The Difference between Employee Satisfaction and Employee Engagement Surveys
Though they may sound similar, there is a difference between employee satisfaction and employee engagement surveys. An employee engagement survey is the better tool to gauge the involvement of employees in your firm and can go a long way in turning passengers (those employees who are satisfied with their job but not engaged) into drivers (those employees who are truly engaged).. The drivers in your firm could become future leaders and potential succession candidates. Daniel Pink’s book, Drive challenges the belief that employees are motivated by just their paycheck and their title. What really drives people, Pink professes, are the intangibles, the intrinsic satisfaction that we get from what we do (Warren Buffet calls it the ‘Inward Scorecard’). With increased competition to recruit and retain top talent, the idea of employee engagement has taken center stage as a way to measure an employee’s willingness to ‘go the extra mile’ for the company by expending discretionary time and talent.
Can a firm have satisfied employees who are not engaged and vice versa? The reality is that an engaged employee is also probably a satisfied employee; few people are willing to go the extra mile for their employer unless they are happy in their jobs. However, it is certainly possible to have a satisfied employee who is not engaged — someone who shows up to work and goes through the motions, collects their paycheck, but does not demonstrate a lot of initiative or put in any extra effort to further the success of the firm. That’s why focusing on employee satisfaction without addressing employee engagement is unlikely to foster the kind of performance that drives firm results.
A word of caution regardless of which type of survey you may be inclined to use with your employees, the very fact that you are soliciting input will set an expectation that you are going to make changes or act upon the data. Before launching a survey make sure you are committed to do something with the information you obtain. Otherwise, your best option would be to not do a survey at all.
Employee satisfaction surveys measure the employee’s level of “happiness” with their current job. These surveys typically include a range of questions regarding satisfaction with work and working conditions; such as pay and reward structures, how employees are managed, working conditions, etc. They are really measuring an individual’s perceptions of these parameters compared to their own expectations.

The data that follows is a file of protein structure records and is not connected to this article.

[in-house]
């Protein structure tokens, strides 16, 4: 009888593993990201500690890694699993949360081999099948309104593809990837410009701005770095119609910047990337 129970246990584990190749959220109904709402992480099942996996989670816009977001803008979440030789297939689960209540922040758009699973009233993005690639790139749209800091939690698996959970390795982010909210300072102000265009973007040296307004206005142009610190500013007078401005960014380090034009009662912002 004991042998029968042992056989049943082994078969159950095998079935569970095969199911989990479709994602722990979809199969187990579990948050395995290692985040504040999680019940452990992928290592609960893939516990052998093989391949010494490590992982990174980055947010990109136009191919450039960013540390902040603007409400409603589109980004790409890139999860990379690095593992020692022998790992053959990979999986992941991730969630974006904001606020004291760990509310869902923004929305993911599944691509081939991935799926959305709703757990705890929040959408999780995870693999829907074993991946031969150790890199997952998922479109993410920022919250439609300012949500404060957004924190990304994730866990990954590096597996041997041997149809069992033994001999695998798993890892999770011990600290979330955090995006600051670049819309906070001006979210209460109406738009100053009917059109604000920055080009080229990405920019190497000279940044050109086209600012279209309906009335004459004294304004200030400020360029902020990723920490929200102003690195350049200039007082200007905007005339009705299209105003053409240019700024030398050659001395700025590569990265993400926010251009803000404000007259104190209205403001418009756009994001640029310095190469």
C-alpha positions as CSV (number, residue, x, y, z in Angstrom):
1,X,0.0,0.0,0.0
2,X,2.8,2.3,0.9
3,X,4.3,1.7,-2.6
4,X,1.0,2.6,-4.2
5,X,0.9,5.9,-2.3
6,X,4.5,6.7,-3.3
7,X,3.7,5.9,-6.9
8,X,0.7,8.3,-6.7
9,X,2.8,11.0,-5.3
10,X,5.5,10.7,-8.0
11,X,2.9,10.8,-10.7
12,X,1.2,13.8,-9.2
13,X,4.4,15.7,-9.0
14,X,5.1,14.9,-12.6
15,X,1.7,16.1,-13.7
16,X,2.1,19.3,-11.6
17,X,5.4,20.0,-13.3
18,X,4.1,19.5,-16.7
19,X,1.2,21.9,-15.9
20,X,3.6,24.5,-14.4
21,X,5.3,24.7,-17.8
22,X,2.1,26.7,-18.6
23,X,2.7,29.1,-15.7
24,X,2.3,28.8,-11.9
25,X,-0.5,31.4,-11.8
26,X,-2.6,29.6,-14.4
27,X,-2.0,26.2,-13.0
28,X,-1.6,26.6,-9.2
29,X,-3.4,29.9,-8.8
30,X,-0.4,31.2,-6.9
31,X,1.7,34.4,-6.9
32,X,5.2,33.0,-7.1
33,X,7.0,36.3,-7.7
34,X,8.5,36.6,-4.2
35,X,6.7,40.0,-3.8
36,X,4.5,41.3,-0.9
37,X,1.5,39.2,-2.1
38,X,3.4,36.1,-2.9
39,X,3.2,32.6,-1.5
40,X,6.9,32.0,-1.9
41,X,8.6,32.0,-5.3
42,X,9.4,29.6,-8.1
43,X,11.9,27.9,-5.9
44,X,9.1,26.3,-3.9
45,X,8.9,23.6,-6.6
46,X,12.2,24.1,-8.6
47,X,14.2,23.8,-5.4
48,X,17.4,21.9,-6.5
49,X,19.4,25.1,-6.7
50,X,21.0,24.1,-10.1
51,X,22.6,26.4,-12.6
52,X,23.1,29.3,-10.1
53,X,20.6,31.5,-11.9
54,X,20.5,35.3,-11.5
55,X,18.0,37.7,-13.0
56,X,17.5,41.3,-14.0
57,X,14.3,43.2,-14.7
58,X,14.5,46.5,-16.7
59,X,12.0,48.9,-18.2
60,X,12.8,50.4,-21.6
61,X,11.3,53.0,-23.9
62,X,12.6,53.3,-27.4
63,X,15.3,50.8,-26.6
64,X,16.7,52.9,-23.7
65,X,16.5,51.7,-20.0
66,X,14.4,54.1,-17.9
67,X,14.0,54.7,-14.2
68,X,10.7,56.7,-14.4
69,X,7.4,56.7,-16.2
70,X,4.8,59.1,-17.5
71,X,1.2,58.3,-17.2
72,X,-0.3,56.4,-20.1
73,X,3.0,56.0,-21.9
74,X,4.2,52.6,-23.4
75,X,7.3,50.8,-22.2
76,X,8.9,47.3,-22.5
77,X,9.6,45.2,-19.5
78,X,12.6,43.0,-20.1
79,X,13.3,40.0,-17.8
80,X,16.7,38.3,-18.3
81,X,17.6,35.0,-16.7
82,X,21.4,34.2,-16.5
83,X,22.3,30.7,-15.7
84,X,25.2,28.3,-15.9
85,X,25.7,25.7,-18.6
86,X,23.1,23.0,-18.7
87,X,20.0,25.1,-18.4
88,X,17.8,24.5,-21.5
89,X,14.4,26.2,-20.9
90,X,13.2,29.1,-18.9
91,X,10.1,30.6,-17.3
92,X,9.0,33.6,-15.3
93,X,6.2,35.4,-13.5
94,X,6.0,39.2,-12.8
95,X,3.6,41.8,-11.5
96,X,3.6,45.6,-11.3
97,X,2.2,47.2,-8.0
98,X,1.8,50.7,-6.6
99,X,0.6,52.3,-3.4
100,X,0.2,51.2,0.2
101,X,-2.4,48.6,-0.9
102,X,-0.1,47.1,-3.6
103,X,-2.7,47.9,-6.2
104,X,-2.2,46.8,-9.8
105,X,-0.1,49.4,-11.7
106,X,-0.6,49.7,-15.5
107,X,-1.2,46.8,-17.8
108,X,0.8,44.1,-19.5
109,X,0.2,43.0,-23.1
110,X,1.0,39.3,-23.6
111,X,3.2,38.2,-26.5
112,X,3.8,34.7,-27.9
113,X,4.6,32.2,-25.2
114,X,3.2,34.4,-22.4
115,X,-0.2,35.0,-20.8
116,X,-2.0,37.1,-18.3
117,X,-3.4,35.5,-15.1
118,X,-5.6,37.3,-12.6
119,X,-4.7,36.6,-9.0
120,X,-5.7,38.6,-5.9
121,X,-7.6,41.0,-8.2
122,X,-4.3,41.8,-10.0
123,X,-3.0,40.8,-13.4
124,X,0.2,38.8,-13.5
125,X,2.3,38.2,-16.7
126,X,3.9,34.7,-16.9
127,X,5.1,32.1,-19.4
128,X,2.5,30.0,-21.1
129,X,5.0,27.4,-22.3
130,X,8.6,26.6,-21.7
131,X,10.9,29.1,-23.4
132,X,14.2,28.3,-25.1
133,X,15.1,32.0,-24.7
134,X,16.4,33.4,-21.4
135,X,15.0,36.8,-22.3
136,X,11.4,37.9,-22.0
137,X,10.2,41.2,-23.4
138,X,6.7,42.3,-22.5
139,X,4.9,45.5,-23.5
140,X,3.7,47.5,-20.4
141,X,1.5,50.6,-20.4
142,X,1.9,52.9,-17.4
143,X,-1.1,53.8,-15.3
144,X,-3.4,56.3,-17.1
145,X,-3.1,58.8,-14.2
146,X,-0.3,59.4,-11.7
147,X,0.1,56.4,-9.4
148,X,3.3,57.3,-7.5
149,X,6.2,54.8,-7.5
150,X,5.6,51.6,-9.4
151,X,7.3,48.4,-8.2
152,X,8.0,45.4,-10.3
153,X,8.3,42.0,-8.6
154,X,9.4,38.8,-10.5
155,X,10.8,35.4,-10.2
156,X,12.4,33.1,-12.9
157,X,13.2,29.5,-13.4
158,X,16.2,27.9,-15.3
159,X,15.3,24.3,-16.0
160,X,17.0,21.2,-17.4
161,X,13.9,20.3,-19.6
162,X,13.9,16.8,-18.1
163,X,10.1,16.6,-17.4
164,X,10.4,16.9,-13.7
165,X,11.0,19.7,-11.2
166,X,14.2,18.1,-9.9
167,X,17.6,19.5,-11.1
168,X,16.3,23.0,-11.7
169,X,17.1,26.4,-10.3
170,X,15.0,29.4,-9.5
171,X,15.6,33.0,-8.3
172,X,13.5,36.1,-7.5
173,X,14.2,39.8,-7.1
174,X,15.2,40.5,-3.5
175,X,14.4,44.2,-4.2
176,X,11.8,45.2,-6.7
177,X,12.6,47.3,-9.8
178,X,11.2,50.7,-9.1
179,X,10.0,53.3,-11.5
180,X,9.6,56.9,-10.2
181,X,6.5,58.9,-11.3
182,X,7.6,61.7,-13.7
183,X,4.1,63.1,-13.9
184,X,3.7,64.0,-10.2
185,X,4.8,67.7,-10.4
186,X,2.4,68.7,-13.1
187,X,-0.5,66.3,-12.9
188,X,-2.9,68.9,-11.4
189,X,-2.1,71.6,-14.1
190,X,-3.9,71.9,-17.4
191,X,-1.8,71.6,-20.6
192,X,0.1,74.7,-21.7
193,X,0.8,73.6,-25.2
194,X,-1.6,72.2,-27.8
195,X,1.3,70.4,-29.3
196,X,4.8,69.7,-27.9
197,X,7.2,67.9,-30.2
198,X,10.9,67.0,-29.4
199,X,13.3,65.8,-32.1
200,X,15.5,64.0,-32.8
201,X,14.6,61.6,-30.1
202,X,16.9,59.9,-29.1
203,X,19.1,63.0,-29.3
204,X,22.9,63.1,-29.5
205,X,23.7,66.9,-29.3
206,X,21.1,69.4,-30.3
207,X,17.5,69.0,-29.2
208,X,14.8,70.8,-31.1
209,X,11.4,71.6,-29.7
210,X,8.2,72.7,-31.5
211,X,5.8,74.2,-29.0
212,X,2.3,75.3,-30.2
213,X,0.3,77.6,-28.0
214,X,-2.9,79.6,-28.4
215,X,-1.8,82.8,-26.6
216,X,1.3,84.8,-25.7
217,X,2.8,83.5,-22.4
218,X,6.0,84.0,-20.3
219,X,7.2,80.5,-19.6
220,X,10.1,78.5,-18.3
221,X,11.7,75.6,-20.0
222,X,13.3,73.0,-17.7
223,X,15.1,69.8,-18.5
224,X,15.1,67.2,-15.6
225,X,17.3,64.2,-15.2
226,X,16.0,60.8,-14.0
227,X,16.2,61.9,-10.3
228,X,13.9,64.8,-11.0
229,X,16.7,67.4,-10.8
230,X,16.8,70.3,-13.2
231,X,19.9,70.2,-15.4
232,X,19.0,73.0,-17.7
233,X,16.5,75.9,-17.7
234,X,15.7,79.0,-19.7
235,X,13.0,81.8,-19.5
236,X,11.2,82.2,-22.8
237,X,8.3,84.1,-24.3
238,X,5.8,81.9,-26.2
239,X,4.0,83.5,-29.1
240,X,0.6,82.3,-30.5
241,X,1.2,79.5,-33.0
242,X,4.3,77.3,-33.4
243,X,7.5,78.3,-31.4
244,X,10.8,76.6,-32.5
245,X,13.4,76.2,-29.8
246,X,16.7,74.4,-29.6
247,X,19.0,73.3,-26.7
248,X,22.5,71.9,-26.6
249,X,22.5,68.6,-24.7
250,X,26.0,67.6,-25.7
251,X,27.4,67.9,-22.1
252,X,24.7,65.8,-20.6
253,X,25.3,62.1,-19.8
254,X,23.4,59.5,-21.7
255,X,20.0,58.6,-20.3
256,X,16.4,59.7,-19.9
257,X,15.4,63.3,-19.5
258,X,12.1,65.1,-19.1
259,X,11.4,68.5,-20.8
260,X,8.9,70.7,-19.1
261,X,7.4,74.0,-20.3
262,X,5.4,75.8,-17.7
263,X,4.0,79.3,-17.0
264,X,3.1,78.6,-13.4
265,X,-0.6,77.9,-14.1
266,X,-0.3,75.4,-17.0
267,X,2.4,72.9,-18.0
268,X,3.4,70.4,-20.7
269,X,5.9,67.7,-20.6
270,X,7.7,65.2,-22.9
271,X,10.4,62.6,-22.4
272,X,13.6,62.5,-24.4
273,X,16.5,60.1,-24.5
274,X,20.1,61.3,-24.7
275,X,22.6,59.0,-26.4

Employee engagement surveys measure the employee’s emotional commitment to the firm and the amount of discretionary effort an employee expends on behalf of the firm.
A few years ago The Conference Board published “Employee Engagement, A Review of Current Research and Its Implications”. According to this report, twelve major studies on employee engagement had been published over the prior years by top research firms such as Gallup, Towers Perrin, Blessing White, the Corporate Leadership Council and others. Most of these engagement surveys agreed on these key drivers regarding employee engagement:
- Trust and integrity – How well do managers communicate and ‘walk the talk’?
- Nature of the job – Is it mentally stimulating day-to-day?
- Line of sight between employee performance and company performance – Does the employee understand how their work contributes to the firm’s performance?
- Career growth opportunities – Are there future opportunities for growth?
- Pride about the company – How much self-esteem does the employee feel by being associated with their company?
- Coworkers/team members – How much do they feel about the people they work with every day?
- Employee development – Is the company making an effort to develop the employee’s skills?
- Relationship with one’s manager – Does the employee value his or her relationship with his or her manager?
In order to continue to be competitive, firms can no longer be satisfied with satisfied employees. Today’s organizations enjoying the greatest success are those that have excelled at getting their people engaged as well as aligned with their firm goals. These studies also show that, on average, engaged employees outperform their non-engaged counterparts by upwards of 25%! What can that extra productivity do to your bottom line?
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